How to Get Rid of Mold and Bugs
If your home has become a playground for mold and bugs, what can you do to get rid of this twin evil?
Remove the Conditions that Attract Mold and Pests
By simply reversing the conditions that draw mold and bugs to your home, you have half-solved the problem. This means:
- Fixing all issues with the plumbing that is letting water intrude into parts of the home.
- Dealing with drainage problems that make it possible for water to collect at the base of the house and get into the basement or crawlspace.
- Drying out and aerating those parts of the home with high humidity and poor ventilation.
- Storing books in places where they are not exposed to moisture in order to keep them from becoming food for mold and insects.
- Making sure clothes and similar items are completely dried before they are put into storage.
Essentially, any solution that removes the root cause of mold invasion, excessive moisture, will impede the growth of mold and bugs.
Professional Pest Extermination and Mold Remediation
Removing excessive moisture will stop mold growth but it won’t remove mold that is embedded inside the materials in your home. Mold can still be present in a home without any visible sign of it. That’s because the fungus buries itself in the materials it has been feeding on.
Removing excessive moisture from your home also doesn’t kill bugs immediately. Once insects have found their way into your home, they are terribly hard to remove. That is because these hardy creatures can slow their metabolism to survive without nourishment.
The best solutions for dealing with mold and bugs must address the root cause of the problem, while also removing the organisms from your home. Mold removal and bug extermination experts will remove embedded mold and also kill any insects that linger in your home.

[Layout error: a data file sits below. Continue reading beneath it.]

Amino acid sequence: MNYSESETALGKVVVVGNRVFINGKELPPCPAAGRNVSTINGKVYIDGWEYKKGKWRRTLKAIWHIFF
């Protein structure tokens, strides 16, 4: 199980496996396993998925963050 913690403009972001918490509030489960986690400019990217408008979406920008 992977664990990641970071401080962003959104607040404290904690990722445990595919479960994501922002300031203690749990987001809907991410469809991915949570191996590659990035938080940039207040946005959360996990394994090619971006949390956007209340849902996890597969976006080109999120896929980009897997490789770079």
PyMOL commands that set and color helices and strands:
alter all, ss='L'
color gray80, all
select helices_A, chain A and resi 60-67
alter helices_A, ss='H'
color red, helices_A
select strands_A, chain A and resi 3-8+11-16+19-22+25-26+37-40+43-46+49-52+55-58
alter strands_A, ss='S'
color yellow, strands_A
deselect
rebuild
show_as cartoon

If you start noticing these signs of a mold and pest infestation, call the professionals at Gregory’s Pest Control. Our friendly staff and expert technicians will work with you on a customized plan to get rid of the pests. The treatment plan may involve sanitation efforts, exclusion techniques, and various treatment methods. You can feel confident knowing that we will take care of your home and family.
Owner/President of Gregory’s Pest Control
I’m a 2nd generation pest control owner who started working for my father in 1999. I was raised in South Florida and feel blessed to call it home for my entire adult life. As a long-term Florida resident, I recognize the challenges of controlling the many different pests that thrive in our subtropical climate. In particular, I understand how difficult it can be to prevent pests from invading our homes and businesses. By helping families solve their pest problems so they can live safer, more comfortable lives, I feel I am also meeting my family’s commitment to help our community. When I’m not out fighting pests, you can find me on the golf course or out on a soccer field where I have been fortunate enough to coach soccer to kids of all ages for the past 20 years.